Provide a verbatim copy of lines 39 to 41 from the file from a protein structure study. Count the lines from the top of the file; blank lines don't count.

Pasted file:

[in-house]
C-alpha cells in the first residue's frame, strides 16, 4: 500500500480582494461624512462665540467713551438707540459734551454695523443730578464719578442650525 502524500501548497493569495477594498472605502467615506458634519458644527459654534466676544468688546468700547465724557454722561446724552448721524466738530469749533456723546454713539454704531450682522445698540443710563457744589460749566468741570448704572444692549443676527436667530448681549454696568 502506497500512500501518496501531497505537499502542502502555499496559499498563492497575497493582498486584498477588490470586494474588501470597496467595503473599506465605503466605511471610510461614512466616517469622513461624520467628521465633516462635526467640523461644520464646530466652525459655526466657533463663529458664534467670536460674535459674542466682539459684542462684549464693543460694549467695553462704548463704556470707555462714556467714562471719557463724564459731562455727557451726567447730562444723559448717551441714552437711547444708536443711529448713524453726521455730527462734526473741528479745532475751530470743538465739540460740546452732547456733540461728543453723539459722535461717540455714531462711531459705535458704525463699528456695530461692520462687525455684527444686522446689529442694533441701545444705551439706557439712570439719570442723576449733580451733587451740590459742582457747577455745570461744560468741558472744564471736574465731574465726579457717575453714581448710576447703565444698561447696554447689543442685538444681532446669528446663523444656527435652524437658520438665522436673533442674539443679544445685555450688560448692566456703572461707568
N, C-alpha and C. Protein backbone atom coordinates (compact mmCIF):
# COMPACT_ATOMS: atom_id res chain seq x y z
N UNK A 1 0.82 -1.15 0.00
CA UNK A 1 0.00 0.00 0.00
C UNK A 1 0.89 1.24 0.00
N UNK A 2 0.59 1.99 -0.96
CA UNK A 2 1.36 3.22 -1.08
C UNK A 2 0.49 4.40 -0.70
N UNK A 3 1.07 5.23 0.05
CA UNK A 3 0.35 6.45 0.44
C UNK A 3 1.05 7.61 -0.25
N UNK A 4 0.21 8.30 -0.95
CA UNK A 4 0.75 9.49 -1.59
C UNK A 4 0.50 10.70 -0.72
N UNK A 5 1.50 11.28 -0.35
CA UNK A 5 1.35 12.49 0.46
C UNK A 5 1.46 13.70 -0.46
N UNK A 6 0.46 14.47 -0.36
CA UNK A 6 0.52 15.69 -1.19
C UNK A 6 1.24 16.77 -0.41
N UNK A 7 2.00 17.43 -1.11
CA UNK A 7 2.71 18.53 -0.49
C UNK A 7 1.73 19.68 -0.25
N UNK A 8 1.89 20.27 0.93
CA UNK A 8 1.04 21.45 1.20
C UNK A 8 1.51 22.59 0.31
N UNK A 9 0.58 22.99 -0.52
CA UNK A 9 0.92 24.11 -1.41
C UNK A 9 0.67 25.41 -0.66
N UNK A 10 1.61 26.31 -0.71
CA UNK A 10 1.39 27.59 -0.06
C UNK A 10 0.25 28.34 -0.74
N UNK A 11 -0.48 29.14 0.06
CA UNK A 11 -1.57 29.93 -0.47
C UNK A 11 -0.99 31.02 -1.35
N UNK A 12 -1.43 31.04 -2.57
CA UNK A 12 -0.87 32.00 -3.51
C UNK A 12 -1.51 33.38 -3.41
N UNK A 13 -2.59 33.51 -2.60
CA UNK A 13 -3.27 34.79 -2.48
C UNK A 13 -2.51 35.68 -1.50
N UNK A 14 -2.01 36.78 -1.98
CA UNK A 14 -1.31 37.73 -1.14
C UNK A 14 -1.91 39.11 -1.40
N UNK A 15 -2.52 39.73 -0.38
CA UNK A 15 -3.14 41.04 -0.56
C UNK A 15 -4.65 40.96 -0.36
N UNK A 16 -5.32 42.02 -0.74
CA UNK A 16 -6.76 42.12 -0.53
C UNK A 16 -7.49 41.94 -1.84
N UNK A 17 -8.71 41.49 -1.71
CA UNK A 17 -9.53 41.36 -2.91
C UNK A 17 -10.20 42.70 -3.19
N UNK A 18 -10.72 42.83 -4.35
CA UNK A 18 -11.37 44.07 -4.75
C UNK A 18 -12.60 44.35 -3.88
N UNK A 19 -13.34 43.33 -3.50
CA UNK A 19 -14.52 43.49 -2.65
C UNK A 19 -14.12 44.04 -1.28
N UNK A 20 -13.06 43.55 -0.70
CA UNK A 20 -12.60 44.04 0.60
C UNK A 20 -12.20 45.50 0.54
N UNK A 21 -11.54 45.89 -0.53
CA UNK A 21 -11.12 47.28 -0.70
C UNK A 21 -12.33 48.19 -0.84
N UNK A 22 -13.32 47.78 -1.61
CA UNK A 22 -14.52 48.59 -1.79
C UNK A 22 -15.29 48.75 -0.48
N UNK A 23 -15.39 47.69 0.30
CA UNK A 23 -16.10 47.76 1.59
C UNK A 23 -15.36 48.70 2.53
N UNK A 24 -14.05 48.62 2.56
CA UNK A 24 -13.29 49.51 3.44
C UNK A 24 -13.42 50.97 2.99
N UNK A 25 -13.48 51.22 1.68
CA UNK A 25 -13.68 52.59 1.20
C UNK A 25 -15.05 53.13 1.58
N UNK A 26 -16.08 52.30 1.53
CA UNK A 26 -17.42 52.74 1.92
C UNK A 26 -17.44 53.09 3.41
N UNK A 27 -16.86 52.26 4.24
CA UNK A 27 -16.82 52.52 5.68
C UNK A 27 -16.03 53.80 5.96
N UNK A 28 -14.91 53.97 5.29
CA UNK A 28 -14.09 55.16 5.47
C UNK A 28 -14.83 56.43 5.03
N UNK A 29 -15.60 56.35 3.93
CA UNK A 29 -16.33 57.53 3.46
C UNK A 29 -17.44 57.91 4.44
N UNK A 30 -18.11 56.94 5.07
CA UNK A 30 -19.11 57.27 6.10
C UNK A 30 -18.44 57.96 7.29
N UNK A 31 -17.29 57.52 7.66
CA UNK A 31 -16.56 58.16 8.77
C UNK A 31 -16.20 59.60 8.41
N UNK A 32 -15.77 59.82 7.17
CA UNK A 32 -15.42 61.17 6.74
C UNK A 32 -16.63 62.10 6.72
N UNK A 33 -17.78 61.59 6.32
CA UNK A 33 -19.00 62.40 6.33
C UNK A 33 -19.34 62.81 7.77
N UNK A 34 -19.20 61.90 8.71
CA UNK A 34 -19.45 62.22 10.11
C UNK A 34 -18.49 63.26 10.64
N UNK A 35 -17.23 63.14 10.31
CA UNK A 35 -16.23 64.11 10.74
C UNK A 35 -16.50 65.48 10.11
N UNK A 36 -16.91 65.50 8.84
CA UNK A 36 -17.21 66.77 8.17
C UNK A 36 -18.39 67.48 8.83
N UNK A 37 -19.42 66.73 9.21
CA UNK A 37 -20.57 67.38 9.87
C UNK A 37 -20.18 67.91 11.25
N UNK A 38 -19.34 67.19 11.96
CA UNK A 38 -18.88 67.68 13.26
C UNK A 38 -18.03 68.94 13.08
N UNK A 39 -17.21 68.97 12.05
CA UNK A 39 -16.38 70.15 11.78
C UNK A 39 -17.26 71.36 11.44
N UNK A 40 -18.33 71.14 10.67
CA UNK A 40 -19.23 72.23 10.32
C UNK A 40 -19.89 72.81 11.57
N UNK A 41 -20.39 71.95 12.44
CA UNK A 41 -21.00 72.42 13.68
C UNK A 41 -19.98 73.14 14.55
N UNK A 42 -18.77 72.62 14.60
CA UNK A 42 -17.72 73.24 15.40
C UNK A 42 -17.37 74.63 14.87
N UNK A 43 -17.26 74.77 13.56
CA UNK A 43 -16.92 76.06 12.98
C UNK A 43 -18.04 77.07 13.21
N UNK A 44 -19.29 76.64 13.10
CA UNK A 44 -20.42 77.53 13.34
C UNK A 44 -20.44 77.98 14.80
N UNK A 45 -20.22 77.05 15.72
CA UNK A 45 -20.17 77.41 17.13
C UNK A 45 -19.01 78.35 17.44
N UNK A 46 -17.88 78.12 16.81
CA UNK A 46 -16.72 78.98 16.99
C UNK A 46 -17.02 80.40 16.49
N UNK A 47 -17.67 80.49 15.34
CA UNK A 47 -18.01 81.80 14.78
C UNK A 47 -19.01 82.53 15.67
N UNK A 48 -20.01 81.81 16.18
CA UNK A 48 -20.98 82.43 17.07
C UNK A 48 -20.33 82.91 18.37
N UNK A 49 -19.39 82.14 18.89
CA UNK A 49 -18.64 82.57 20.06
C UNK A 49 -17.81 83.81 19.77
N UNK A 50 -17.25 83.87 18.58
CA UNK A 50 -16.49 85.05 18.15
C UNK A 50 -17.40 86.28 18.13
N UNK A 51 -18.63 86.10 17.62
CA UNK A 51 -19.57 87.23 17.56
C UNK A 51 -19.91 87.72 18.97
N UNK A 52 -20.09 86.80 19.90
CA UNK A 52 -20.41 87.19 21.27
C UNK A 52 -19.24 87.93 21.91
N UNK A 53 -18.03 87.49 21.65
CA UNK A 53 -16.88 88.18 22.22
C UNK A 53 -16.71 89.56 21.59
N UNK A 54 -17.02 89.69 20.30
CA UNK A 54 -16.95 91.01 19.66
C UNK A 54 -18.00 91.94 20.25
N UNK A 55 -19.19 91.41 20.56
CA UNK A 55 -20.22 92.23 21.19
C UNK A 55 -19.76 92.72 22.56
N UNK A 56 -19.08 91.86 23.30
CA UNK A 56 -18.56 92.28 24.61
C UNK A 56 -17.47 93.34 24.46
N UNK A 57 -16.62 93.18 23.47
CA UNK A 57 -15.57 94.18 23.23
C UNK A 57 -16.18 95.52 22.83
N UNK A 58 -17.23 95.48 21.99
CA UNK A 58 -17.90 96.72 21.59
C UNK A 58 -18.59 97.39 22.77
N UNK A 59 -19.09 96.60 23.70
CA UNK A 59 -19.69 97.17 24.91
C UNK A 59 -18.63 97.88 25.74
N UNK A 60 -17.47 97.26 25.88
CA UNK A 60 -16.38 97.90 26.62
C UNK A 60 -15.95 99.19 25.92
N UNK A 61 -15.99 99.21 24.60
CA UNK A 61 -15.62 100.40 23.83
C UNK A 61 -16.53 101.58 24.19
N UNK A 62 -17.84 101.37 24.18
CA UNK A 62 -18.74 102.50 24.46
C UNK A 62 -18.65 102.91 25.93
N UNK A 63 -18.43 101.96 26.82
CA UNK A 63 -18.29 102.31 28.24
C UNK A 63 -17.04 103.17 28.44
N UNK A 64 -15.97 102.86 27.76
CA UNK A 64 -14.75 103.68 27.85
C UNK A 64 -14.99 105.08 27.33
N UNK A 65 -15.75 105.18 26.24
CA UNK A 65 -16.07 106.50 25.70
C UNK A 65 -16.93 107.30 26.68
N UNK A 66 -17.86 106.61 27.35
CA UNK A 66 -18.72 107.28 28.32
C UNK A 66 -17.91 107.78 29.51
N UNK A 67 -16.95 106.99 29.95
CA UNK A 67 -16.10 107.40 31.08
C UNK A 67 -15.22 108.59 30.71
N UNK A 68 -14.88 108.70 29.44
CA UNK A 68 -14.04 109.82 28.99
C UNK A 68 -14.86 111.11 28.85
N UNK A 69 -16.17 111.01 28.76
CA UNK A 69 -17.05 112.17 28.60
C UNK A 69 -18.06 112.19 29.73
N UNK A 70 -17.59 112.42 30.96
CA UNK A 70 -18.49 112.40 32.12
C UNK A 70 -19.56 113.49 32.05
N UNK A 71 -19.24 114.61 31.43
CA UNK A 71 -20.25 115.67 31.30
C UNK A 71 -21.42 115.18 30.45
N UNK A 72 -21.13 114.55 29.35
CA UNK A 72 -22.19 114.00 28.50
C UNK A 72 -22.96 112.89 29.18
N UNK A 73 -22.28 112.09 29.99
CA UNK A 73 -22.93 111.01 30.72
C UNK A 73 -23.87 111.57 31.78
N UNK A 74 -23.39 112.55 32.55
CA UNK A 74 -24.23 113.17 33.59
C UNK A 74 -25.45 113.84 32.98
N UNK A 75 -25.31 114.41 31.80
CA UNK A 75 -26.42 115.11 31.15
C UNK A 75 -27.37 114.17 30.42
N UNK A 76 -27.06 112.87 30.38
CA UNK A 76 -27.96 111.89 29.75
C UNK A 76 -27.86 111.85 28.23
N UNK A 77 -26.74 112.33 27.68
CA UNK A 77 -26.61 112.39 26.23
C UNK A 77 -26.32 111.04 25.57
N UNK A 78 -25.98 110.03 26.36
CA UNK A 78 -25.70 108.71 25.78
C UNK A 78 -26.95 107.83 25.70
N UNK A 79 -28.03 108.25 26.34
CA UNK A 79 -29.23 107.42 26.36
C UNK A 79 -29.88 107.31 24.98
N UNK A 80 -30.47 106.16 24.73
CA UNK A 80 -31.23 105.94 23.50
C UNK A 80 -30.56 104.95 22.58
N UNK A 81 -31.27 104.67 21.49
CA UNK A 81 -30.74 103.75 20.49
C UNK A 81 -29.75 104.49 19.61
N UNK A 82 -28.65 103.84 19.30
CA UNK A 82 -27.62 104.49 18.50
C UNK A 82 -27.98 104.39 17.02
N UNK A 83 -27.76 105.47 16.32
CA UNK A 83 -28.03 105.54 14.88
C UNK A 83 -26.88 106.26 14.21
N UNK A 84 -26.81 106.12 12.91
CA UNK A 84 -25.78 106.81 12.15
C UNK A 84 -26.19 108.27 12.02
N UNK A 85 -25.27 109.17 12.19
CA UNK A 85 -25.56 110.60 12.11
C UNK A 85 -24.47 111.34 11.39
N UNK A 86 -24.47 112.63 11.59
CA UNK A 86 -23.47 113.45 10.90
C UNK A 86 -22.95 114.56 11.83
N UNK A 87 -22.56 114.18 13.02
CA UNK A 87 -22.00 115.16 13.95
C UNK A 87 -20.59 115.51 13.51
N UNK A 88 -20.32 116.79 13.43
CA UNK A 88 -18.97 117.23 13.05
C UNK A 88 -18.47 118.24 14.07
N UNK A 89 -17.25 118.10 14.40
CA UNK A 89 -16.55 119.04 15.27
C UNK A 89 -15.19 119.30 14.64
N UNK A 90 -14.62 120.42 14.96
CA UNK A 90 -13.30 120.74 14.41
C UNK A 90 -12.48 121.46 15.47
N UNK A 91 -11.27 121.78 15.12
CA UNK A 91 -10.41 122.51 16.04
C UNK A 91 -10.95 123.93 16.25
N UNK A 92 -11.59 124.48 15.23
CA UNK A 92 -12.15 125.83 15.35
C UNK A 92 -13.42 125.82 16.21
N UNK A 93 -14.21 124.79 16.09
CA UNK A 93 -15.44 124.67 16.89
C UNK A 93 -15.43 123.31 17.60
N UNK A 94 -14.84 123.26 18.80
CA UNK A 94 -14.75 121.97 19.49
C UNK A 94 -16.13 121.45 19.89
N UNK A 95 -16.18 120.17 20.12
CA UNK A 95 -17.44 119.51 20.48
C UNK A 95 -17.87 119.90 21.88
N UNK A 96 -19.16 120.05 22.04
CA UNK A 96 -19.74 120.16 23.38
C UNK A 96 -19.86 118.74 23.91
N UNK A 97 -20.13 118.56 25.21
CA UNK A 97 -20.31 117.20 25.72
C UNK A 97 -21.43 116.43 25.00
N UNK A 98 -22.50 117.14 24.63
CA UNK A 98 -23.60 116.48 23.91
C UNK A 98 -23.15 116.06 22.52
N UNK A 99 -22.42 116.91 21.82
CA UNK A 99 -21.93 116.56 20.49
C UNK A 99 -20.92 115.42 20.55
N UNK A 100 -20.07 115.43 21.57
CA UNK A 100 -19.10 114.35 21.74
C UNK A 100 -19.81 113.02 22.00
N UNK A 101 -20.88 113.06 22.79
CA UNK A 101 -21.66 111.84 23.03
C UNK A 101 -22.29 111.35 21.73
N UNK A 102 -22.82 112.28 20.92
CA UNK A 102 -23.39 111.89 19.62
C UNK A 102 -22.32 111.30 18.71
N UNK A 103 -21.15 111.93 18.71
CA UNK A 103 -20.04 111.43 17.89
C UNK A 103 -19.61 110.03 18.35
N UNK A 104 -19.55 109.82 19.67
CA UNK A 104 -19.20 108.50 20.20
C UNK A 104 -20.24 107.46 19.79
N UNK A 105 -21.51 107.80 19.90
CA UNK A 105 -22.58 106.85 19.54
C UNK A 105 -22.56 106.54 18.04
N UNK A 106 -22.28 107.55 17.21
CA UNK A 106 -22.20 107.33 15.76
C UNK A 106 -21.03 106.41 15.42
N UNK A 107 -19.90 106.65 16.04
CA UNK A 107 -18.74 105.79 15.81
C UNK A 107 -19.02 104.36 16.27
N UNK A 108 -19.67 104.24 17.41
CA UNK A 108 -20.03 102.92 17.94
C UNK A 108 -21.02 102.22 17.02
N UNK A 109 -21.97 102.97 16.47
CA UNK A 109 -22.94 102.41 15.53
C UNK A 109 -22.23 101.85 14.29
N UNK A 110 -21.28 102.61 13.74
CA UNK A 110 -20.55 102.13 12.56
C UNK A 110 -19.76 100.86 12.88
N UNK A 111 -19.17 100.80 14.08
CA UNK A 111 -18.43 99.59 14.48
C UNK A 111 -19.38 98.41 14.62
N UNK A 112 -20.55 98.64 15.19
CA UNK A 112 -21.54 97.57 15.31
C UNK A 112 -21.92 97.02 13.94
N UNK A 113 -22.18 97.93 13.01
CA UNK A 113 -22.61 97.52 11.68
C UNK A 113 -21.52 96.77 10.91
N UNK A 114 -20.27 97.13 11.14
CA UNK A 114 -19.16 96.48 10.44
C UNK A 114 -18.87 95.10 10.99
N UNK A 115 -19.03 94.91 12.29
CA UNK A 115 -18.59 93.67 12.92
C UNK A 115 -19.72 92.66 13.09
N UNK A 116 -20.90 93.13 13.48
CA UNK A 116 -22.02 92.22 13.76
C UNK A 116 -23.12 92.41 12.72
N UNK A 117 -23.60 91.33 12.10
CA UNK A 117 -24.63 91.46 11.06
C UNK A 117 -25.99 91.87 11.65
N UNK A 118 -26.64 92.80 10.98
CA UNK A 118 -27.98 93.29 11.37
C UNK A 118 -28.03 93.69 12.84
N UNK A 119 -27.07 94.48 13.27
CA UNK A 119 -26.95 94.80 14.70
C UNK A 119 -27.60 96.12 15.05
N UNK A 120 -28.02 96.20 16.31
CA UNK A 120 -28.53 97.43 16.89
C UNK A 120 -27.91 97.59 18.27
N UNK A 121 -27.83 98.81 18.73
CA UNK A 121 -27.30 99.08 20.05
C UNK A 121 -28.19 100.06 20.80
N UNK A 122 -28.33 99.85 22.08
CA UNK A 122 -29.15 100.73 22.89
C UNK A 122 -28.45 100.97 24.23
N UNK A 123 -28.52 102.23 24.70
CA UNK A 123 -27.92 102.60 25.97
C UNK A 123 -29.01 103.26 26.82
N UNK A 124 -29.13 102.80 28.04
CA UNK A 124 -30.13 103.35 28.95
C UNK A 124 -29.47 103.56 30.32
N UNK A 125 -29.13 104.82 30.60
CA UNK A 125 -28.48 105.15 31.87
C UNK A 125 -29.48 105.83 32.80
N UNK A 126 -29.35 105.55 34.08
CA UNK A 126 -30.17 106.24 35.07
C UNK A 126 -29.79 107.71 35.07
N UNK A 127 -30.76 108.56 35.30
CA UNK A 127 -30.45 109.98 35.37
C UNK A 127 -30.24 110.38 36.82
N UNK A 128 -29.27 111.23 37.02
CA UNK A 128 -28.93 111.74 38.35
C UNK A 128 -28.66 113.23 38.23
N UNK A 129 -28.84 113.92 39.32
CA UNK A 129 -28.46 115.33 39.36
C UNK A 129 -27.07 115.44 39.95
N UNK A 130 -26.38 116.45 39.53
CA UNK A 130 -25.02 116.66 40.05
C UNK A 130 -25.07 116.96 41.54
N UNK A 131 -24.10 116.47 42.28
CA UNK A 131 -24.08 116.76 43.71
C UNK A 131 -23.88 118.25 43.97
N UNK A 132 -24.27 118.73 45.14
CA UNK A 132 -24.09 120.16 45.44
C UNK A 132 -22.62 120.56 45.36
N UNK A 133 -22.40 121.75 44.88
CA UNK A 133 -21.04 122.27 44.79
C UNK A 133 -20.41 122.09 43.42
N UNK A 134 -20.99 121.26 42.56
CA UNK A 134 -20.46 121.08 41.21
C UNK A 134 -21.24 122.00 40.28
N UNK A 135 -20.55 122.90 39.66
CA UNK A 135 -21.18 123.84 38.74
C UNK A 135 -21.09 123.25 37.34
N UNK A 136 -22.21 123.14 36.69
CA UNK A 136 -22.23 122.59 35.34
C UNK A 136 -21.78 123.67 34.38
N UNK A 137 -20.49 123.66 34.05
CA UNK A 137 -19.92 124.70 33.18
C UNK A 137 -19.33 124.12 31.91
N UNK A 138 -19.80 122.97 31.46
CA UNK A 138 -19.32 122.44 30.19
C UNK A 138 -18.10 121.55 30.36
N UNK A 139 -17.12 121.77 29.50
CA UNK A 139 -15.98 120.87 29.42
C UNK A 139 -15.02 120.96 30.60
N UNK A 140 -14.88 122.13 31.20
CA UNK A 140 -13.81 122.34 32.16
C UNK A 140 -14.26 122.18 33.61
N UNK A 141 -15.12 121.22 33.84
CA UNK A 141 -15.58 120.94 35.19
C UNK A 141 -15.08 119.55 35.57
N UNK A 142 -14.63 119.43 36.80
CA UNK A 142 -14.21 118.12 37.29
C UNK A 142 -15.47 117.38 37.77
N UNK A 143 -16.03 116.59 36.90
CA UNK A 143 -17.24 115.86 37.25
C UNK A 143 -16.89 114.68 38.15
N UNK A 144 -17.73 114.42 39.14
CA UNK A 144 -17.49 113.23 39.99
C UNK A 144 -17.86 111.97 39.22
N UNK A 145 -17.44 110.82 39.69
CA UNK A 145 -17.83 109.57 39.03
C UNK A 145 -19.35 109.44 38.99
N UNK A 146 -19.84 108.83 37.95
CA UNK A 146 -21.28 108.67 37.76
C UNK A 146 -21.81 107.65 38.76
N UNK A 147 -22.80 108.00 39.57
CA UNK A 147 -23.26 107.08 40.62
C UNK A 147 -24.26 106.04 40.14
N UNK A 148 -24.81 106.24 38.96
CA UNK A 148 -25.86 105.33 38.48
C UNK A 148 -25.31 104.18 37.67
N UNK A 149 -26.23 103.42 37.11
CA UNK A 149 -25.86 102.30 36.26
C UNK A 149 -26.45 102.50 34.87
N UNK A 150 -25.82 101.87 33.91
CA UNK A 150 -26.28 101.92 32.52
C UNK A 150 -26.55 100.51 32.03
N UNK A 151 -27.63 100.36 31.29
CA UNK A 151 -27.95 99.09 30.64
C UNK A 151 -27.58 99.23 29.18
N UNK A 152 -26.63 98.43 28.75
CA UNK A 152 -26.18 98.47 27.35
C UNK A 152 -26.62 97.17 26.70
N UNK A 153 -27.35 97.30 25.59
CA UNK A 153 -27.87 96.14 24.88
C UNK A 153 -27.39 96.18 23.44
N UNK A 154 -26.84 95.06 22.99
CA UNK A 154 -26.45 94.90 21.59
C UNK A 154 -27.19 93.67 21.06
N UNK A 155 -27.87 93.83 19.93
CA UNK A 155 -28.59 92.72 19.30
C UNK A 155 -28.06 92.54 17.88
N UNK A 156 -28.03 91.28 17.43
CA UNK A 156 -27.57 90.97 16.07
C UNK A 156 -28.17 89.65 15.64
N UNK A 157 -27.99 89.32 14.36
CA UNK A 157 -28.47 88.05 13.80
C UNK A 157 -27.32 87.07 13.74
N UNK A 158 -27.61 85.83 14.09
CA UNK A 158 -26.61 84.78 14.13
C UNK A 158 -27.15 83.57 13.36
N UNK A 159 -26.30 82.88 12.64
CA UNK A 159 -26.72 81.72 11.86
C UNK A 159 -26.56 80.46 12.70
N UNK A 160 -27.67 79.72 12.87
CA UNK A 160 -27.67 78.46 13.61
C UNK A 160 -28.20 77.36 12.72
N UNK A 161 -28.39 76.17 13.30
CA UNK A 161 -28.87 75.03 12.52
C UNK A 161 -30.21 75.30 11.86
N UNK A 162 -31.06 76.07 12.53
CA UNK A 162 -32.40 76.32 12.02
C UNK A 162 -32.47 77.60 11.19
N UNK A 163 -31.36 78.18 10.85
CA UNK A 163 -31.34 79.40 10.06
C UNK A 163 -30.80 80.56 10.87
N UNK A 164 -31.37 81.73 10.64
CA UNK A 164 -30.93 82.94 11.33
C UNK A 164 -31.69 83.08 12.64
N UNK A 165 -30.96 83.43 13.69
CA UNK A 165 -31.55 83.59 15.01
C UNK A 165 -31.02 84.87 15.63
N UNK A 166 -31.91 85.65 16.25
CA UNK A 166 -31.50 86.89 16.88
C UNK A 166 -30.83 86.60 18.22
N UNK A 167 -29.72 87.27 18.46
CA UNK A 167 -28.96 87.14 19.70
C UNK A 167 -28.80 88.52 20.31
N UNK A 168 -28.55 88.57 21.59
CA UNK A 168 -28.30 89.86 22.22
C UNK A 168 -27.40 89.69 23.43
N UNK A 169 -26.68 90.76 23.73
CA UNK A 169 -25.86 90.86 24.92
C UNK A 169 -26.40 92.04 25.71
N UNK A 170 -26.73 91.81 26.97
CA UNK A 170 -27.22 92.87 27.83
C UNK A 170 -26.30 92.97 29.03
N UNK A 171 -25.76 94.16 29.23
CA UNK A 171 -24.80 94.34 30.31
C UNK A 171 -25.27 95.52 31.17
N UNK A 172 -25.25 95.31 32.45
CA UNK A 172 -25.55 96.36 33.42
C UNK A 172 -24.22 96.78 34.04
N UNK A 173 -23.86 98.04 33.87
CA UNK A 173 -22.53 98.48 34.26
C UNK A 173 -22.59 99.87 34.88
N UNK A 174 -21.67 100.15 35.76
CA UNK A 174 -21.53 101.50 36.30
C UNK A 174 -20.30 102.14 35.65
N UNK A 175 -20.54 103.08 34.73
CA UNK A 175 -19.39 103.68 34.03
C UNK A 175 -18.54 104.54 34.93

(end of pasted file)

CA UNK A 12 -0.87 32.00 -3.51
C UNK A 12 -1.51 33.38 -3.41
N UNK A 13 -2.59 33.51 -2.60